dangerous. They argue that it is biologically and psychologically addictive and that it
the frequent use of cannabis has serious physiological repercussions. They argue that
while marijuana may have marginal medicinal uses, that there are several more effective
legal drugs for the same purposes. They argue that marijuana is a "gateway drug", which
leads users to "harder" drugs. They say that should marijuana be legalized, its use would
run rampant. Some do not believe that it contains any medicinal value whatsoever.

Those in favor of full or partial decriminalization of marijuana have diametrically
opposed arguments. They argue that the legalization of marijuana would save billions of
dollars that are fed into the "War on Drugs". They say that it would help clear our
overcrowded prison system. They say that the physical effects of marijuana and its level
of addiction are lower than those of nicotine and alcohol, both legal drugs. They say that
legalization would take the criminal aspect out of the distribution of cannabis; in other
words, as the distribution of cannabis would be taken out of the hands of criminals, there
would be less crime related to cannabis transactions. There would also be a standard for
cannabis, therefore avoiding "laced" cannabis, which can have serious physical effects.
They say cannabis has real medical value and can be cheaper than prescription medicine.
They say, most importantly, that it is an adult individual's right to choose whether or
not to use cannabis, just as it is his or her right to use nicotine or alcohol ( Inciardi
78).

Several institutes and scientists have attempted to determine the adverse physical effects
of cannabis, its possible medicinal merit, and to advise the government as to its policy
regarding marijuana. For example, Richard Nixon created the National Commission on
Marihuana and Drug Abuse in 1972. This commission recommended that possession and sale of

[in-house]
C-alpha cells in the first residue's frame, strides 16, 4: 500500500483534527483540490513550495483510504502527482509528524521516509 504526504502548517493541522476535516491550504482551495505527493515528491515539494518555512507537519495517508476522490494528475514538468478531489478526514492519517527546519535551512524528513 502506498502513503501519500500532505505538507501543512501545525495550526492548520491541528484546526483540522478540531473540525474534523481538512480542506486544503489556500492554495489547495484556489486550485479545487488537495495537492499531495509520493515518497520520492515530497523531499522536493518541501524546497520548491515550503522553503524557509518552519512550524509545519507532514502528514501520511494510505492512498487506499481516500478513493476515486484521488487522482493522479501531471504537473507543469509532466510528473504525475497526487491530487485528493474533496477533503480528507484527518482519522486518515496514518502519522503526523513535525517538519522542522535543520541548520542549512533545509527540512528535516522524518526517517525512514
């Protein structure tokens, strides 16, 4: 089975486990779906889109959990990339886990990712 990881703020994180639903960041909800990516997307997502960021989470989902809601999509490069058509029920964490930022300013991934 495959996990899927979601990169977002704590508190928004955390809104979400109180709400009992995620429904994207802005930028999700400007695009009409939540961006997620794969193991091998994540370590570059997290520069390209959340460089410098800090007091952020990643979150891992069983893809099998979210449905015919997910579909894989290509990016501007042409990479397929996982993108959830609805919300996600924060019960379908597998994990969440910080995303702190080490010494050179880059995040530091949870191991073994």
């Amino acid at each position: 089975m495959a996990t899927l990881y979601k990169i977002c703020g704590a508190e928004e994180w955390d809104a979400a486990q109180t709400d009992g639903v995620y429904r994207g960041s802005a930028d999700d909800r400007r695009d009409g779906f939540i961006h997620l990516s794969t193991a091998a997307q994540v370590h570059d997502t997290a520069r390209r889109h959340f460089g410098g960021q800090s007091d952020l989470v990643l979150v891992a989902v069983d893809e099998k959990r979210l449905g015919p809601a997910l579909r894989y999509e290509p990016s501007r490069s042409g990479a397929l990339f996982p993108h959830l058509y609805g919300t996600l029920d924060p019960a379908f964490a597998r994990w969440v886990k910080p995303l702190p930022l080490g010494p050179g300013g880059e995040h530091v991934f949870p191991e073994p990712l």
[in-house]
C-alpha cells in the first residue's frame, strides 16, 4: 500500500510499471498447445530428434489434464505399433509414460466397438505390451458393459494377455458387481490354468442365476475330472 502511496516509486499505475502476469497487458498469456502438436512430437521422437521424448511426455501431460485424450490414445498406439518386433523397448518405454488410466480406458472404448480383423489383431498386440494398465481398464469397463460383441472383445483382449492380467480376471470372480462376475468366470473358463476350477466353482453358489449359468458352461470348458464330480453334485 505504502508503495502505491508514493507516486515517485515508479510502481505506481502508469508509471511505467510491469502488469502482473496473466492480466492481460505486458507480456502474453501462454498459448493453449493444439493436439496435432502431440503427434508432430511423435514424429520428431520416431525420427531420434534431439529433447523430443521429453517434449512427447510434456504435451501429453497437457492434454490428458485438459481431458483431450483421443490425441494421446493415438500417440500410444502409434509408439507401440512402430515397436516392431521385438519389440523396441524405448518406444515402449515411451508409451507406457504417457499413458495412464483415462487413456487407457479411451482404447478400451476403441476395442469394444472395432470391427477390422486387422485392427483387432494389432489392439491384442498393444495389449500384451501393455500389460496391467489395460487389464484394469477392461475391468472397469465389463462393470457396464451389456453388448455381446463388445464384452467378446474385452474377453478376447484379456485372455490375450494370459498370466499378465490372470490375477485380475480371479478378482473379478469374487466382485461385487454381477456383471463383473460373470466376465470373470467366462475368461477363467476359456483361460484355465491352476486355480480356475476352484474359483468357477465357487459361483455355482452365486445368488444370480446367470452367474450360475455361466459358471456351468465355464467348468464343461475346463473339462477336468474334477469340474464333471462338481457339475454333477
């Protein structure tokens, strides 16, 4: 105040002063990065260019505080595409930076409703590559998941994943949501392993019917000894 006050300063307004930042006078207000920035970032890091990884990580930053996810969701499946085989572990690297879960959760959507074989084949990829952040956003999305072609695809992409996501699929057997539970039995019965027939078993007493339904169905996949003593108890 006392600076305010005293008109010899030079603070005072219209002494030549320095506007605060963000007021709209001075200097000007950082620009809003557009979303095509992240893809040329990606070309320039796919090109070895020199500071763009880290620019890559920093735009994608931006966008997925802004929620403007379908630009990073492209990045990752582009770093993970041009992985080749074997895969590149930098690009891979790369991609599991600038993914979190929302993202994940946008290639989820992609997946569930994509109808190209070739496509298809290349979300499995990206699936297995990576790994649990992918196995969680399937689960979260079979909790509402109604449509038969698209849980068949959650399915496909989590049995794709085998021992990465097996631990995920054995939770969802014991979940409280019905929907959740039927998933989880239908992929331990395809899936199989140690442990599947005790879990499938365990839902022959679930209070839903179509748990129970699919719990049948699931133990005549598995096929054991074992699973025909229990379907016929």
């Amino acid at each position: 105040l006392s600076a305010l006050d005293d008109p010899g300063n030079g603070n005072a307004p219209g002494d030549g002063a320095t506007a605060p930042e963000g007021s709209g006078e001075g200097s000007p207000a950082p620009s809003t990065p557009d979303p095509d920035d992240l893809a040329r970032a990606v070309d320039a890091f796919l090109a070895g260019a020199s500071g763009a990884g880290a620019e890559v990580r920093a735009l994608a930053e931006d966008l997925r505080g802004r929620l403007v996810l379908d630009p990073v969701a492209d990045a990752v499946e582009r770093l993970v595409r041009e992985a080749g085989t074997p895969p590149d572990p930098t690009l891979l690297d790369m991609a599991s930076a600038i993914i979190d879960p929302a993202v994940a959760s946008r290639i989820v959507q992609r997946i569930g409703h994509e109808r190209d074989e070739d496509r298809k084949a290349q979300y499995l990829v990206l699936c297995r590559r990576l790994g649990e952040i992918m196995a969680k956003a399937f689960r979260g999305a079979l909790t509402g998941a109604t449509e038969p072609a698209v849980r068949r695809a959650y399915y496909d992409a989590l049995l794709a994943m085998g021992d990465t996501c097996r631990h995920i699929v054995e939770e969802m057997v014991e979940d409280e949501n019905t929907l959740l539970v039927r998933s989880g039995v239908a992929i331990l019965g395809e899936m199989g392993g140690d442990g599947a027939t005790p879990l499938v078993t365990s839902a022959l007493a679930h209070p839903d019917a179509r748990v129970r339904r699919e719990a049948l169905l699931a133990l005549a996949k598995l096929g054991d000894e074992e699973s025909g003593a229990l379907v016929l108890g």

up to one ounce of marijuana be decriminalized. After President Nixon disregarded the
commission's finding, a panel convened in 1982 under the appointment of the National
Academy of Sciences. They reached the same conclusion as the 1972 commission, but were
equally ignored (Baggins 71).

The safety level of marijuana has been debated. A common way to dtermine safety is to
measure the safety margin of a drug or substance. One determines the amount of the
substance that causes the desired effect in fifty percent of its subjects. One then finds
the lethal dose for fifty percent of the subjects. The lethal dose divided by the amount
necessary to produce the desired effect is the safety margin. For example, 10 mg of
morphine will produce the desired effect in fifty percent of a population. 90 mg of
morphine will kill fifty percent of said population. Therefore, the safety margin of
morphine is 9. The safety margin of alcohol, a legal drug, is 10; the safety margin of
nicotine is 60. Comparatively, the safety margin of cannabis is 2600; it requires 1,300
marijuana cigarettes, in the span of approximately five minutes, to produce a lethal
dosage (Fish 413). Incredibly, while there are numerous deaths each year from overdoses of
alcohol, there has never been a death resulting from overdose of cannabis. David Baggins